Twice a week, Ms Grace Lee blends lotions and potions by hand in a room in her extended family’s spare flat.
In her makeshift laboratory, she makes body moisturisers and some face products, bottling them all herself to retail under her conscious bodycare brand, Honest & Gentle.
One batch takes up to four hours to make, but it is worthwhile labour for the 27-year-old.
After working in retail and the fast-moving consumer goods industry for four years, she felt burnt out and sought more meaning in her work.
“My work then was very profit-driven. I didn’t see the impact it had on communities,” says the communications graduate from Nanyang Technological University.
In late 2019, she noticed a growing trend of entrepreneurs making their own skincare. It sparked the idea of starting a social enterprise that combined personal care, says Ms Lee, who grew up with body eczema.
She left her job early last year and spent a year researching ingredients and formulating products, testing them on friends and family with sensitive skin.
With her savings, she launched Honest & Gentle in February this year, with two moisturising body lotions ($26.90 and $48.90) and a deodorant ($8.90 to $15.90), adding face oils ($28.90 to $36.90) a few months later.
To create products with lighter textures that are safe for eczema-prone skin, Ms Lee uses only hypoallergenic ingredients which are more than 95 per cent of natural origin. She substituted any chemicals in recipes she found with natural alternatives.
Her brand was named for being not only gentle on the skin, but also for showing “gentleness towards others” in its ethical practices.
The shea butter she uses in her moisturising products is fair-trade, harvested by women in Ghana who are paid a fair wage (20 per cent above market rate) by the supplier.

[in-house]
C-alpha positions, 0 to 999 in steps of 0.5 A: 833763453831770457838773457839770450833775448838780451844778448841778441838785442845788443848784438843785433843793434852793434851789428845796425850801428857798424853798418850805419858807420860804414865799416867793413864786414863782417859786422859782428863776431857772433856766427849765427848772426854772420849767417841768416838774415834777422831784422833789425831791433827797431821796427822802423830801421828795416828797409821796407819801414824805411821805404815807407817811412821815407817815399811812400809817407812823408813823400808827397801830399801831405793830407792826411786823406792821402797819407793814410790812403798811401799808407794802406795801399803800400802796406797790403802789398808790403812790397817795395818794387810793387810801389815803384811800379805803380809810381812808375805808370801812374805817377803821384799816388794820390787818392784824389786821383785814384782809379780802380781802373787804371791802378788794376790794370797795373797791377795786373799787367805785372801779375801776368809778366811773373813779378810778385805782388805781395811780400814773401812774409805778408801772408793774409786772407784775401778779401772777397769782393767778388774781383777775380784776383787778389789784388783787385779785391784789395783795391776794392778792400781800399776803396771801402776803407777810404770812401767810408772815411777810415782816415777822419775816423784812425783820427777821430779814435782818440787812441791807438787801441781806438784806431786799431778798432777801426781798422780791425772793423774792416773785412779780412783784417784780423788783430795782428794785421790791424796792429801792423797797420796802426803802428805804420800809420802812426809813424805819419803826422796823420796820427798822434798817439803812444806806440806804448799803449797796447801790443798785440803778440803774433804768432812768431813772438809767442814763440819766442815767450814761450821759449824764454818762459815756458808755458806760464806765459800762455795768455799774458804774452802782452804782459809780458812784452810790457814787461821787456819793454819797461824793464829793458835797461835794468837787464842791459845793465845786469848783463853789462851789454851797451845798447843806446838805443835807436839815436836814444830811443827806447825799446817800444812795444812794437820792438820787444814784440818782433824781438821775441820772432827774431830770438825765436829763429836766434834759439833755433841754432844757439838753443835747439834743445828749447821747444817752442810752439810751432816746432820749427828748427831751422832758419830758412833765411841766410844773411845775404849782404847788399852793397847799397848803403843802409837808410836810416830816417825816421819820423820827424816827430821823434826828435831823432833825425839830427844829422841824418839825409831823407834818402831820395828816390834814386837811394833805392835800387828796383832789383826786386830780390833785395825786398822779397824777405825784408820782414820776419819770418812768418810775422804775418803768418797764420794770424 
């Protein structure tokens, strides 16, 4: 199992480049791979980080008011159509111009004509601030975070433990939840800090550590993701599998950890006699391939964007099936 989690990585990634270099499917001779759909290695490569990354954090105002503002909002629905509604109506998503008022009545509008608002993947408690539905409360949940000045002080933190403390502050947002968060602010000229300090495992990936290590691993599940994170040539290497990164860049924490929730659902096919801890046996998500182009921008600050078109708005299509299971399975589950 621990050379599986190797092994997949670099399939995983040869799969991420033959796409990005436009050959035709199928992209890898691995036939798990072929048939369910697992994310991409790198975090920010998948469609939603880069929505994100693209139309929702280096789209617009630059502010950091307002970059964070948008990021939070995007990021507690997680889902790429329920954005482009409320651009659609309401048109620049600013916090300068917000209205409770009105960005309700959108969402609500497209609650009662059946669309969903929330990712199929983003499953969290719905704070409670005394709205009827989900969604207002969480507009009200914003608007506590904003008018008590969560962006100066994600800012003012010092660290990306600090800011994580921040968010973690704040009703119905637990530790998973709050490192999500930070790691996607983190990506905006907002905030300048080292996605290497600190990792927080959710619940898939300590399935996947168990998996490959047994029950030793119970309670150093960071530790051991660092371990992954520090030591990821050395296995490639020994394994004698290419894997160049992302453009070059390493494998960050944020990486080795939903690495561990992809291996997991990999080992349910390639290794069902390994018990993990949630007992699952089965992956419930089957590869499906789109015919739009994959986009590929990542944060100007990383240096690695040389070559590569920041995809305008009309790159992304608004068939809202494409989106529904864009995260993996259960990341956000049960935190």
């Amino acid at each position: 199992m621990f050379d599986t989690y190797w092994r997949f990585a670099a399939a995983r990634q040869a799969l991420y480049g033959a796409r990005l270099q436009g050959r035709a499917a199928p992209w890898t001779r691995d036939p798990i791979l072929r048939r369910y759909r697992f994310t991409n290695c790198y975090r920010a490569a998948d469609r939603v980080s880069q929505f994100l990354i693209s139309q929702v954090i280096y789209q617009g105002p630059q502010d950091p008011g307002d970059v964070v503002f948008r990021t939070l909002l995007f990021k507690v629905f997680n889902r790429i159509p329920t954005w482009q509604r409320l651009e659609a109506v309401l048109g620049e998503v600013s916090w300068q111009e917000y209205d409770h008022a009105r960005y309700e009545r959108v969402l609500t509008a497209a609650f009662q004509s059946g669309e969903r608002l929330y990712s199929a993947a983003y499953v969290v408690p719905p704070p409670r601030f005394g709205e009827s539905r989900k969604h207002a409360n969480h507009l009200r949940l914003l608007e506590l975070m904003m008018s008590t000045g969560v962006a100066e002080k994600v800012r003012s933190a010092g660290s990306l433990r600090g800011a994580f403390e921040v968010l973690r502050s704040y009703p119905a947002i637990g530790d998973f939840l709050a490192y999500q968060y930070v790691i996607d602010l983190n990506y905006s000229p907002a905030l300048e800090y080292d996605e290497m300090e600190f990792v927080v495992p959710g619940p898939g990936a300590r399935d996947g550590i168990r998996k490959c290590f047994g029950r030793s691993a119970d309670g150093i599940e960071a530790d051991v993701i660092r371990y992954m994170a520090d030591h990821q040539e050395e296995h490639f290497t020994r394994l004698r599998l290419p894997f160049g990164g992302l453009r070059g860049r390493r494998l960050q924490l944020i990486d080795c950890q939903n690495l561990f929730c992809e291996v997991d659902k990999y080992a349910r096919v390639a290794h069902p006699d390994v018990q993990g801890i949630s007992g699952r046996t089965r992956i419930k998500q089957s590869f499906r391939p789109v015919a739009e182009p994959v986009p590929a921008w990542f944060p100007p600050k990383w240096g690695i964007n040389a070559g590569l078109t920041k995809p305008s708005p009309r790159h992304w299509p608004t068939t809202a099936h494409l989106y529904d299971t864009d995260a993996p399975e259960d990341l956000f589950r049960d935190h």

She launched a flexi-charity initiative, where 3 per cent of the proceeds from every online purchase goes to a charity of the customer’s choice.
Ms Lee curated eight charities to partner – each helping a different cause in society, such as children in poverty or wildlife conservation – to “make donations easy and accessible for everyone, especially working adults”.
She also started a sampling initiative, working with local non-profit organisation Bizlink to employ persons with disabilities to pack skincare sachets. They can pack up to 200 sachets at a time and Ms Lee pays the beneficiaries for each sachet.
The samples are distributed at partnering fitness centres, including spin studio Sync Cycle and activewear store Outfyt.
It has been tough trying to gain brand awareness as a bootstrap business in the pandemic, as offline activities are very restricted, says Ms Lee. She e-mailed about 200 cafes, fitness centres and stores to pitch working together on a consignment basis.
(Read also “How The Pandemic Has Changed The World Of Beauty“)
She hopes to work more with people in underserved communities and other vulnerable groups, by providing them employment in packaging, labelling and administrative work.
“This whole thing is more of a passion project than a business,” she says. “It’s something I want to do in the long run, even though it may not make much money.”
This article was first published in The Straits Times.